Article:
God also told Job’s friends that they were wrong. Job’s suffering and illness was not a result of his sins. As we read this Psalm, let’s keep Job’s story in mind. It will help us consider our own situation.

A Relationship of Trust

Often, the designation “Lord” in the Old Testament means more than “Sir” or “Master.” “Lord,” in our English translations it describes the covenant relationship that people have with God.

But I trust in you, O Lord;
and you, O Lord my God, will answer me.
Don’t let my enemies gloat over my distress;
don’t let them boast about my downfall!
(Psalm 38.15-16)

Even when we are suffering from our sin, God is so gracious that we can rely on our personal relationship with him.

Don’t get me wrong. We can’t rely on a false belief that says, “God and I have a deal. He likes to forgive and I like to sin.” That won’t work.

However, when we come to God in genuine repentance, he is ready to meet us as our Father in heaven. The story of the Prodigal Son in Luke 15 describes a son who suffered greatly, repented, and returned home. He was met by a loving father. That is the story of God’s abundant love for his people

Desperate Prayer

There are times, when the only way God can get our attention is through pain and difficult circumstances. Confession and prayer for helps bring God’s mercy.

I am about to fall
and am in constant pain.
I confess my sins;
they fill me with anxiety.
Do not abandon me, O Lord;
do not stay away, my God!
Help me now, O Lord my savior!
(Psalm 38.17-18, 21-22)

Our sin is a deliberate separation of our lives from God. When the results of our sin produces illness and pain, God becomes the only One to help.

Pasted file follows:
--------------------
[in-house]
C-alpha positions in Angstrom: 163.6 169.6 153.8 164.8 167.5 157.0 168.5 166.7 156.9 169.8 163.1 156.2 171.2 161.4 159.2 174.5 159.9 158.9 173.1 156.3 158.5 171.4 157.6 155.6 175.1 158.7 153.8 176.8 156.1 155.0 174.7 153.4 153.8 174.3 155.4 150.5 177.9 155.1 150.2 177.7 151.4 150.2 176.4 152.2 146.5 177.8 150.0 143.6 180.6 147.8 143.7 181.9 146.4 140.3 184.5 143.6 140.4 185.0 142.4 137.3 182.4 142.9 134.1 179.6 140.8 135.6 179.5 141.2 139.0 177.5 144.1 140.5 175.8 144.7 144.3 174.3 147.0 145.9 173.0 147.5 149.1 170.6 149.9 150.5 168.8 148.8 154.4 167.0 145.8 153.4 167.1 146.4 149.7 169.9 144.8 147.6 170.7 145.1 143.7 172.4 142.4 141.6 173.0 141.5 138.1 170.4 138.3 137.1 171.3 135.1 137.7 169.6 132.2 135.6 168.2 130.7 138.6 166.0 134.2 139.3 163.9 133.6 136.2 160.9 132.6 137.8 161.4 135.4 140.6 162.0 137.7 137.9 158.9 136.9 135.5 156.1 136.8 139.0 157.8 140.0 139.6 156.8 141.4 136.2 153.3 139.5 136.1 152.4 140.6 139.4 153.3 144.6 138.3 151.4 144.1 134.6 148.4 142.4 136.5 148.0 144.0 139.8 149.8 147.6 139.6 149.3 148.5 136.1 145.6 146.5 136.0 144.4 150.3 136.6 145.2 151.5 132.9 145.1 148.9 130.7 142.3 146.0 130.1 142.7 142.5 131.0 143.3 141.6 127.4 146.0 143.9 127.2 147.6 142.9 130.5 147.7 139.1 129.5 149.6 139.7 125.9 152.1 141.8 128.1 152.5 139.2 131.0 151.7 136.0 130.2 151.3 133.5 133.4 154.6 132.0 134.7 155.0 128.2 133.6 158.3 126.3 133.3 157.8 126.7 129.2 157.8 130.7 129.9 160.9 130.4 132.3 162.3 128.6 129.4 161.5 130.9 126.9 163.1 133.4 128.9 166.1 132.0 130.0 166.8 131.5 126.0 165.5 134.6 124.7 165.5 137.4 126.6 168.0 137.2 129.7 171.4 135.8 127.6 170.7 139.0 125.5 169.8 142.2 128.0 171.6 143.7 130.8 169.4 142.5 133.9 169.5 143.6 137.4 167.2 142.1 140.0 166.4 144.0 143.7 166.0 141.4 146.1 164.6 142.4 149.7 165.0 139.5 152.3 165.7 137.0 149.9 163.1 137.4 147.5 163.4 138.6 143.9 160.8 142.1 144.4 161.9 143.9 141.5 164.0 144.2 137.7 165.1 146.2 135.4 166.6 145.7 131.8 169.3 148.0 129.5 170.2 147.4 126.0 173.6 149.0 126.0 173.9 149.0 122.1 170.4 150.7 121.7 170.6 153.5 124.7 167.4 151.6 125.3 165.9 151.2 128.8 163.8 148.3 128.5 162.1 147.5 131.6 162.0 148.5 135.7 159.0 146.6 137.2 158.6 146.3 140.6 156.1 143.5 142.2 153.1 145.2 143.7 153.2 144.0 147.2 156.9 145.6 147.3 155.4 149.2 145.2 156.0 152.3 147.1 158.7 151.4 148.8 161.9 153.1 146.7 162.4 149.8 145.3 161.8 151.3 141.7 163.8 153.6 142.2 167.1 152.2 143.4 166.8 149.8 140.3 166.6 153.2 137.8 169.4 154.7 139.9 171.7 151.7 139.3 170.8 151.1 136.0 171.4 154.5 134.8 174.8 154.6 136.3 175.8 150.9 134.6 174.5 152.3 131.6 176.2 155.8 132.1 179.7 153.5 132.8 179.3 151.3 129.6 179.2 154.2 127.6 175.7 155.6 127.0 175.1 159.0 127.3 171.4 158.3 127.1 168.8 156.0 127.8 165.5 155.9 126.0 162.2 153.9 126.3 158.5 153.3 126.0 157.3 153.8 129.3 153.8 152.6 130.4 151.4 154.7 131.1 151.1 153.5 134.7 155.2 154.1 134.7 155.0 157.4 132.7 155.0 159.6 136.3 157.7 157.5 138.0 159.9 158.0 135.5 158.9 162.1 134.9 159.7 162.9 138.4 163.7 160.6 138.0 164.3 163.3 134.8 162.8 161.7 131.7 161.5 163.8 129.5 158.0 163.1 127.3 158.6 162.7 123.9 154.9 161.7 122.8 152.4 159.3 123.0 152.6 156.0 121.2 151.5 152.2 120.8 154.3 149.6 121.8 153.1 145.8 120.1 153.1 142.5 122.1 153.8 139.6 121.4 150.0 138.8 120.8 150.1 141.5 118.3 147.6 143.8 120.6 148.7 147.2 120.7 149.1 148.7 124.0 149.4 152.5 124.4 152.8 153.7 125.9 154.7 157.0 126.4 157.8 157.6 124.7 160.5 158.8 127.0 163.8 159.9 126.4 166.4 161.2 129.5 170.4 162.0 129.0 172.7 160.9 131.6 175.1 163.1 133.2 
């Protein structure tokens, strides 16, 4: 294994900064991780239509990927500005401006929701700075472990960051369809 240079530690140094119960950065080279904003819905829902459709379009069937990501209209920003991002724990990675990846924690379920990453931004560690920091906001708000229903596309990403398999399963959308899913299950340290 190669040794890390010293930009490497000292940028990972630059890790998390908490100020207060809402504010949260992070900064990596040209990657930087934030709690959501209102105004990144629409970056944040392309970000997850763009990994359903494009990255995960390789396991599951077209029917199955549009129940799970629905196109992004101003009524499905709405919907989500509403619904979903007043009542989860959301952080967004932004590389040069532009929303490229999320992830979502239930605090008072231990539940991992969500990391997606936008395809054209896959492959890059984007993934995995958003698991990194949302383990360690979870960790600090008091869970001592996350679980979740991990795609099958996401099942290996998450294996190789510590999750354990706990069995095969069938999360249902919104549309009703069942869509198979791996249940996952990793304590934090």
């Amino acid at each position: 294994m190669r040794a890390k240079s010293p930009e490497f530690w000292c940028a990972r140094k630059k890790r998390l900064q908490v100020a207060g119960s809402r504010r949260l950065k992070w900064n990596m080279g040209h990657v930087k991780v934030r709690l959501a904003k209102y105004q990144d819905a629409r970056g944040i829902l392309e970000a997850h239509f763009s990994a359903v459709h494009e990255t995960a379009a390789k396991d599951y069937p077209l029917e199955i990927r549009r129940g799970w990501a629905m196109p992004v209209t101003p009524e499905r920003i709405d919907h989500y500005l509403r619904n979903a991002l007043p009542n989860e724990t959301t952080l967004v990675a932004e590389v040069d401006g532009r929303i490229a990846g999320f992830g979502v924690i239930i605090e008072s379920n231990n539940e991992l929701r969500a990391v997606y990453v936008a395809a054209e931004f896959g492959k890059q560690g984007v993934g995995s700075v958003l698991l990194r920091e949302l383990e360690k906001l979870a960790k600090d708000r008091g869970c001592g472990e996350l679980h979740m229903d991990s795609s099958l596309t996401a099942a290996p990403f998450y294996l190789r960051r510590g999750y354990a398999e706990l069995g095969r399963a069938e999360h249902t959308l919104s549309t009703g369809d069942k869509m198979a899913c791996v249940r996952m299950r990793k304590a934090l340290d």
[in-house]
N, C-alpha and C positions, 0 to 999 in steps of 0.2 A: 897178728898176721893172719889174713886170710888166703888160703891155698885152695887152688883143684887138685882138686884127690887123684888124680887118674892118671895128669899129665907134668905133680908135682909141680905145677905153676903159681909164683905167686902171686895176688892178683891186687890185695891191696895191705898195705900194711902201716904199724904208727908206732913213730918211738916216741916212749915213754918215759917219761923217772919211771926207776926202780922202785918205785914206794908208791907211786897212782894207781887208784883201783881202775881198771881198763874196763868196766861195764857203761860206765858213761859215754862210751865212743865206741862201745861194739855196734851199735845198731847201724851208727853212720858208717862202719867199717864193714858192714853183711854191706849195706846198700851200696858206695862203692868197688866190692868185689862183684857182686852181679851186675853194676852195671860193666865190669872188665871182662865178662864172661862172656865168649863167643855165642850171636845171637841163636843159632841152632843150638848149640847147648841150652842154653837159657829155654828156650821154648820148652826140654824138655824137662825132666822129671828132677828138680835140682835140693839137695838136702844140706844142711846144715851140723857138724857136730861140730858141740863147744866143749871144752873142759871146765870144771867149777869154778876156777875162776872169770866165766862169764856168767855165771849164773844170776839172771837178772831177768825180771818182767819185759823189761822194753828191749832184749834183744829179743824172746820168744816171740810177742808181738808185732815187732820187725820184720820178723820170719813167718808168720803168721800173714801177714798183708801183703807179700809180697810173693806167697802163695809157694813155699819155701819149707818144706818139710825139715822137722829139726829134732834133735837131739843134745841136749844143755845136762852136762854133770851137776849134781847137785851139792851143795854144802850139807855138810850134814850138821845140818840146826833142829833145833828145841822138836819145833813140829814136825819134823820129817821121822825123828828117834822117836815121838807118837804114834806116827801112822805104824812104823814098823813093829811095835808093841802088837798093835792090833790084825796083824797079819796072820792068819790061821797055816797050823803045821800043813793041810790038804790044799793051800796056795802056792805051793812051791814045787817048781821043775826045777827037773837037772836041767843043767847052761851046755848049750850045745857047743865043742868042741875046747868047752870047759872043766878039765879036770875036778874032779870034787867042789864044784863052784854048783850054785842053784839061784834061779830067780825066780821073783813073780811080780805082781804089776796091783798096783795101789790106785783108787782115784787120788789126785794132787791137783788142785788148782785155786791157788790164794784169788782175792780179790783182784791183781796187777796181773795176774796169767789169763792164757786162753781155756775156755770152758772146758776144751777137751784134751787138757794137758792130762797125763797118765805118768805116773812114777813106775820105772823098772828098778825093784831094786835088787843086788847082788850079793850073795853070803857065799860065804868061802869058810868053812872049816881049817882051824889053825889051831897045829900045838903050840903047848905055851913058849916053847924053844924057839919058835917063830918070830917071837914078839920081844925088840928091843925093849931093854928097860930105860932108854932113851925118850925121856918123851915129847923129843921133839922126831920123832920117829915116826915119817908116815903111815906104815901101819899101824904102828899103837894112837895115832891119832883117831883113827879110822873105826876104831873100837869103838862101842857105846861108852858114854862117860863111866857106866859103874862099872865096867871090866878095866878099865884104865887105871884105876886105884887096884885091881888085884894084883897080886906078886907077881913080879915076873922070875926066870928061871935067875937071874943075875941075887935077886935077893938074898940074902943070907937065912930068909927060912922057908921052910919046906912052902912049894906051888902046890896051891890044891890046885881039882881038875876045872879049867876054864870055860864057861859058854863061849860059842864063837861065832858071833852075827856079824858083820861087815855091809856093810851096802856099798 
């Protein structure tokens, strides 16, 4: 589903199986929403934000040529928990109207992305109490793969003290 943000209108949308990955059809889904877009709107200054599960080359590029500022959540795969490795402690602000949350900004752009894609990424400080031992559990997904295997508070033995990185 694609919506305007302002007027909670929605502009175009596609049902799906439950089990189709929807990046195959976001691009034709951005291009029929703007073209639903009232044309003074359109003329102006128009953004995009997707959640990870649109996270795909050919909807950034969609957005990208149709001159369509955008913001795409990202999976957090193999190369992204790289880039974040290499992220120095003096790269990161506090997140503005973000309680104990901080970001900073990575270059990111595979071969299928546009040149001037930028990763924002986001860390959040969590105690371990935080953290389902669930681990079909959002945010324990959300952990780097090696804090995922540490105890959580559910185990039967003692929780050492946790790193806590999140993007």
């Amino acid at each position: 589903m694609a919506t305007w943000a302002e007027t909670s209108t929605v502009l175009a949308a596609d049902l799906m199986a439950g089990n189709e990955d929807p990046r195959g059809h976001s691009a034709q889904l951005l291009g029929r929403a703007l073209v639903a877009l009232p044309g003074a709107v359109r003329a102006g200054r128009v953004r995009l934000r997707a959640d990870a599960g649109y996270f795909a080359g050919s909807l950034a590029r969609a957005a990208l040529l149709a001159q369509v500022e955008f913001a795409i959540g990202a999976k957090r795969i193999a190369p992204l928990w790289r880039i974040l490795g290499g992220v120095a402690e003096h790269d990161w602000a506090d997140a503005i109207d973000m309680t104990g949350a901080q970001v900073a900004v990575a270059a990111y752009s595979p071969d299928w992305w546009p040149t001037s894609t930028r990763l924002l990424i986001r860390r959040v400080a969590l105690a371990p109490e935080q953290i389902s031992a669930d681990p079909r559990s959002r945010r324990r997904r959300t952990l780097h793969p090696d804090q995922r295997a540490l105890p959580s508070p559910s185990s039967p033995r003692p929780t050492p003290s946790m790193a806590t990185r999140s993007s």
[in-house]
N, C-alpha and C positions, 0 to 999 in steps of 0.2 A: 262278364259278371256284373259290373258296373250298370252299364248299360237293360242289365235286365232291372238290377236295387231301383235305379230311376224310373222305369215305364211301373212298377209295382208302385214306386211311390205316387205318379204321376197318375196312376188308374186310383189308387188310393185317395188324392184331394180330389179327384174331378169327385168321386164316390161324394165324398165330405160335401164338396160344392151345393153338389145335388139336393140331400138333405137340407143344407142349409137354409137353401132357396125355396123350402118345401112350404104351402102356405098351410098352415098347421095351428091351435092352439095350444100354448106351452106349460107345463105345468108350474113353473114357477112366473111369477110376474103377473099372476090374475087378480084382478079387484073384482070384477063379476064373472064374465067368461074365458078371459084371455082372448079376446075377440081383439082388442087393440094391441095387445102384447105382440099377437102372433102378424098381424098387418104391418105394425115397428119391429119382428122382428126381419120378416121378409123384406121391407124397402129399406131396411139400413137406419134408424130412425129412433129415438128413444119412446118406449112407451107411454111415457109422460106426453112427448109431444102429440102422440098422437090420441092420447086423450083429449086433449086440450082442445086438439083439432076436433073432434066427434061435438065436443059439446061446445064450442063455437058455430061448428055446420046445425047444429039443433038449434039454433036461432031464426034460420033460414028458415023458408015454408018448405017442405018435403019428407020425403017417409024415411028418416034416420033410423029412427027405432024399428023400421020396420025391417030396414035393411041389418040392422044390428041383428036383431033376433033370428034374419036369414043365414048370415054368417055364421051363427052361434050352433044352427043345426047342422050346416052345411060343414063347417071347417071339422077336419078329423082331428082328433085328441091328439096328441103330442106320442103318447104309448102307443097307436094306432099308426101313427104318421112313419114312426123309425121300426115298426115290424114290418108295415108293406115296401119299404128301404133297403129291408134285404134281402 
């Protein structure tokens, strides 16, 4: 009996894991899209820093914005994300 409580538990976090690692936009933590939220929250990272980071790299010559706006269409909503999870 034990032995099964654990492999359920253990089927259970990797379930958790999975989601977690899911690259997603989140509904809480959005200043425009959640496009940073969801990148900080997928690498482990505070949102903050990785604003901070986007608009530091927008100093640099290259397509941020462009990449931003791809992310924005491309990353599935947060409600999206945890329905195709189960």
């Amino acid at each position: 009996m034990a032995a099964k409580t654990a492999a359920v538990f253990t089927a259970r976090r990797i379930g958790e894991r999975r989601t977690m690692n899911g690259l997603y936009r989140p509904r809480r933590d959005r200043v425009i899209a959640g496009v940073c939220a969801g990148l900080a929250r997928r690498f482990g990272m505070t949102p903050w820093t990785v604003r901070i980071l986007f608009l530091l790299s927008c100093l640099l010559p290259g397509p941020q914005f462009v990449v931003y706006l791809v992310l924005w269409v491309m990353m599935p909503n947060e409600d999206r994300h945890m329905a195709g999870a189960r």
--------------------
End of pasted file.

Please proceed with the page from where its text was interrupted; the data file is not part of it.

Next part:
Whereas, at one time we didn’t want God in our lives, pain drives us back to God. Praise God that he comes to us with help and deliverance.

Confession of sin is the key to re-opening the gateway to God’s presence and healing.

The words of James are important as we consider the role of confession, prayer and healing. He wrote, “Are any among you sick? They should send for the church elders, who will pray for them and rub olive oil on them in the name of the Lord.”

“This prayer made in faith will heal the sick; the Lord will restore them to health, and the sins they have committed will be forgiven.

“So then, confess your sins to one another and pray for one another, so that you will be healed. The prayer of a good person has a powerful effect” (James 5.14-16).

May We Pray for You?

If you have a prayer request, please email me at bsprad49@gmail.com or private message me on Facebook. I will pray for you and ask the prayer team at Maywood Baptist to pray, too.

Leave a Reply

Fill in your details below or click an icon to log in:

WordPress.com Logo

You are commenting using your WordPress.com account. Log Out /  Change )

Google photo

You are commenting using your Google account. Log Out /  Change )

Twitter picture

You are commenting using your Twitter account. Log Out /  Change )

Facebook photo

You are commenting using your Facebook account. Log Out /  Change )

Connecting to %s